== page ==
# Partial Differential Equation

A Partial Differential Equation commonly denoted as PDE is a differential equation containing partial derivatives of the dependent variable (one or more) with more than one independent variable. A PDE for a function u(x1,……xn) is an equation of the form The PDE is said to be linear if f is a linear function of u and its derivatives. The simple PDE is given by;

∂u/∂x (x,y) = 0

The above relation implies that the function u(x,y) is independent of x which is the reduced form of partial differential equation formula stated above. The order of PDE is the order of the highest derivative term of the equation.

## Representation of Partial Differential Equation

In PDEs, we denote the partial derivatives using subscripts, such as; In some cases, like in Physics when we learn about wave equations or sound equation, partial derivative, ∂ is also represented by ∇(del or nabla).

## Classification of Partial Differential Equation(PDEs)

Each type of PDE has certain functionalities that help to determine whether a particular finite element approach is appropriate to the problem being described by the PDE. The solution depends on the equation and several variables contain partial derivatives with respect to the variables. There are three-types of second-order PDEs in mechanics. They are

• Elliptic PDE
• Parabolic PDE
• Hyperbolic PDE

Consider the example, auxx+buyy+cuyy=0, u=u(x,y). For a given point (x,y), the equation is said to be Elliptic if b2-ac<0 which are used to describe the equations of elasticity without inertial terms. Hyperbolic PDEs describe the phenomena of wave propagation if it satisfies the condition b2-ac>0. For parabolic PDEs, it should satisfy the condition b2-ac=0. The heat conduction equation is an example of a parabolic PDE.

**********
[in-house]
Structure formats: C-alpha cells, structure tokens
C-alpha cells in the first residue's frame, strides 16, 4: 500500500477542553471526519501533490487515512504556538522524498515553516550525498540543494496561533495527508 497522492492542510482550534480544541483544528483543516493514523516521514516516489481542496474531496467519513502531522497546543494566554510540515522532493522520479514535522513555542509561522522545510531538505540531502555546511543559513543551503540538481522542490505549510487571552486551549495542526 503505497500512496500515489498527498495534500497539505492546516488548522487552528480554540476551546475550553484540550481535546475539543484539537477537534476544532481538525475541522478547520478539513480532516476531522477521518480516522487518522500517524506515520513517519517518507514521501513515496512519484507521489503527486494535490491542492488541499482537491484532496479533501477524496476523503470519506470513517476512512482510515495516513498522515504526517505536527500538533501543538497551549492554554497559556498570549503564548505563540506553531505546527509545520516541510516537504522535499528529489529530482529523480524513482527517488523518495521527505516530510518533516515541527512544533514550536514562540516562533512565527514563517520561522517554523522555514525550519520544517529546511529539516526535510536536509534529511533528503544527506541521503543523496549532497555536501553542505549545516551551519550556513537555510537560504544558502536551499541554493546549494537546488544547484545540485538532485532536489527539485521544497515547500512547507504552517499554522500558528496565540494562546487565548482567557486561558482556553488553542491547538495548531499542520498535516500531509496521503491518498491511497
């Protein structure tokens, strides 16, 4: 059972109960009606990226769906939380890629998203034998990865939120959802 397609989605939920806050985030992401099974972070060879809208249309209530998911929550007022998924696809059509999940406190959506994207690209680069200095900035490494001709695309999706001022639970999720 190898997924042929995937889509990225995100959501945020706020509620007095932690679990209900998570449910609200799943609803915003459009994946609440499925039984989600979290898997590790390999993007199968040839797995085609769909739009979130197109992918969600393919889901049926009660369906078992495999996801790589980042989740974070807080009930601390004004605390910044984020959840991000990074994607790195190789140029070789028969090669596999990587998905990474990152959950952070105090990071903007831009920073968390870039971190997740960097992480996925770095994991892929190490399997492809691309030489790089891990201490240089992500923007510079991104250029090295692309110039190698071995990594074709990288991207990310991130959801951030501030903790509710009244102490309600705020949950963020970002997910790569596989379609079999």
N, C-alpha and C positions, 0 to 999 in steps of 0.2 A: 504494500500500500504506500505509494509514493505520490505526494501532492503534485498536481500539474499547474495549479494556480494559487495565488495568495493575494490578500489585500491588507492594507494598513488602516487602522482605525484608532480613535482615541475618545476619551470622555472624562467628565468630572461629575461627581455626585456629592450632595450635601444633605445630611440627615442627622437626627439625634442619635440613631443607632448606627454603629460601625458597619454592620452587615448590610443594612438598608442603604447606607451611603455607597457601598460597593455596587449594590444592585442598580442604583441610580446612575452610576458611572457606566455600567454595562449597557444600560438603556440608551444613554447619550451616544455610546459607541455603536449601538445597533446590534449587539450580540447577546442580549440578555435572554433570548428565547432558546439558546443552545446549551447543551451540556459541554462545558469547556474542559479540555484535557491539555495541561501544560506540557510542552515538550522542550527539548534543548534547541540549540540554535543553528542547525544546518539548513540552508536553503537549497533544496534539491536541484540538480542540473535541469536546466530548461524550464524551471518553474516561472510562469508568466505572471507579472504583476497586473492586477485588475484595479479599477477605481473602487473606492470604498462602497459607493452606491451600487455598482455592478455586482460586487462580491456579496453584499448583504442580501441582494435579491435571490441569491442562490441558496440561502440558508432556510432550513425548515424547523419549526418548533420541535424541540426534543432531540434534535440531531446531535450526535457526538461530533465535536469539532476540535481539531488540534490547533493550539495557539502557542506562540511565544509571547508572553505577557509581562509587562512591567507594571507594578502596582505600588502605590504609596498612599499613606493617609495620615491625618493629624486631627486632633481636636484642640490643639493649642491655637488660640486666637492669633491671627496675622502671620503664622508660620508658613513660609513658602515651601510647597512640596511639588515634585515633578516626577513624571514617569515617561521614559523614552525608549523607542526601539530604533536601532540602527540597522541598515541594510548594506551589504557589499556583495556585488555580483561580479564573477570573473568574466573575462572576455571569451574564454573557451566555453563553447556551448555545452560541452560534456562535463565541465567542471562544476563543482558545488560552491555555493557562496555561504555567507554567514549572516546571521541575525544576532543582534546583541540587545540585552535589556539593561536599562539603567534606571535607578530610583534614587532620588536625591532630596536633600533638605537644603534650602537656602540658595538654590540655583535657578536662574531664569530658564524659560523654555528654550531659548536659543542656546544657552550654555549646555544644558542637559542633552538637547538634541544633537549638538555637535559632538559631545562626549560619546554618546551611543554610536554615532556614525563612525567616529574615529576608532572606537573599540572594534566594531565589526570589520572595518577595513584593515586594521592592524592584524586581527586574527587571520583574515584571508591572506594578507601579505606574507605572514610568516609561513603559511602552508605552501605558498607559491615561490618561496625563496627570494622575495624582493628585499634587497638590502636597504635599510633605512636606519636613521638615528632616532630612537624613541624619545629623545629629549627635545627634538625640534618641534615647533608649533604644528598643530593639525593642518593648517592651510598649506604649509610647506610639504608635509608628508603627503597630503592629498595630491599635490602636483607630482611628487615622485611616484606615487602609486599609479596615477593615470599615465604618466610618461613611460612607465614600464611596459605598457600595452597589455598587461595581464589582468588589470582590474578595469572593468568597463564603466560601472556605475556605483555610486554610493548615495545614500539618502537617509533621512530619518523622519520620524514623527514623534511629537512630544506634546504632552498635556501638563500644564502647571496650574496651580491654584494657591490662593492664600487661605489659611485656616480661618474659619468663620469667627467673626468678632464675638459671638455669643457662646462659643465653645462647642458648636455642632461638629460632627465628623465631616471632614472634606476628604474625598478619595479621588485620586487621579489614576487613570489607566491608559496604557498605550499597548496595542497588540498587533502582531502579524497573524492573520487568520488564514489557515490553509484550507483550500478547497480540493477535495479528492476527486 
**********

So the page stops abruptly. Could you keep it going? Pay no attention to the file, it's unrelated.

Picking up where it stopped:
### First-Order Partial Differential Equation

In Maths, when we speak about the first-order partial differential equation, then the equation has only the first derivative of the unknown function having ‘m’ variables. It is expressed in the form of;

F(x1,…,xm, u,ux1,….,uxm)=0

### Partial Differential Examples

Some of the examples which follow second-order PDE is given as ### Linear Partial Differential Equation

If the dependent variable and all its partial derivatives occur linearly in any PDE then such an equation is called linear PDE otherwise a nonlinear PDE. In the above example (1) and (2) are said to be linear equations whereas example (3) and (4) are said to be non-linear equations.

### Quasi-Linear Partial Differential Equation

A PDE is said to be quasi-linear if all the terms with the highest order derivatives of dependent variables occur linearly, that is the coefficient of those terms are functions of only lower-order derivatives of the dependent variables. However, terms with lower-order derivatives can occur in any manner. Example (3) in the above list is a Quasi-linear equation.

### Homogeneous Partial Differential Equation

If all the terms of a PDE contain the dependent variable or its partial derivatives then such a PDE is called non-homogeneous partial differential equation or homogeneous otherwise. In the above four examples, Example (4) is non-homogeneous whereas the first three equations are homogeneous.

### Partial Differential Equation Solved Question

Show that if a is a constant ,then u(x,t)=sin(at)cos(x) is a solution to $\frac{\partial ^{2}u}{\partial t^{2}}=a^{2}\frac{\partial ^{2}u}{\partial x^{2}}$.

Solution

Since a is a constant, the partials with respect to t are

$\frac{\partial u}{\partial t}=a\cos (at)\cos (x)$ ;

$\frac{\partial^{2} u}{\partial t^{2}}=-a^{2}\sin (at)\sin (x)$

Moreover, ux = – sin (at) sin (x) and uxx= – sin (at)cos(x), so that

$a^{2}\frac{\partial^{2}u }{\partial x^{2}}=-a^{2}\sin (at)\cos (x)$

Therefore, u(x,t)=sin(at)cos(x) is a solution to $\frac{\partial ^{2}u}{\partial t^{2}}=a^{2}\frac{\partial ^{2}u}{\partial x^{2}}$.

Hence proved.

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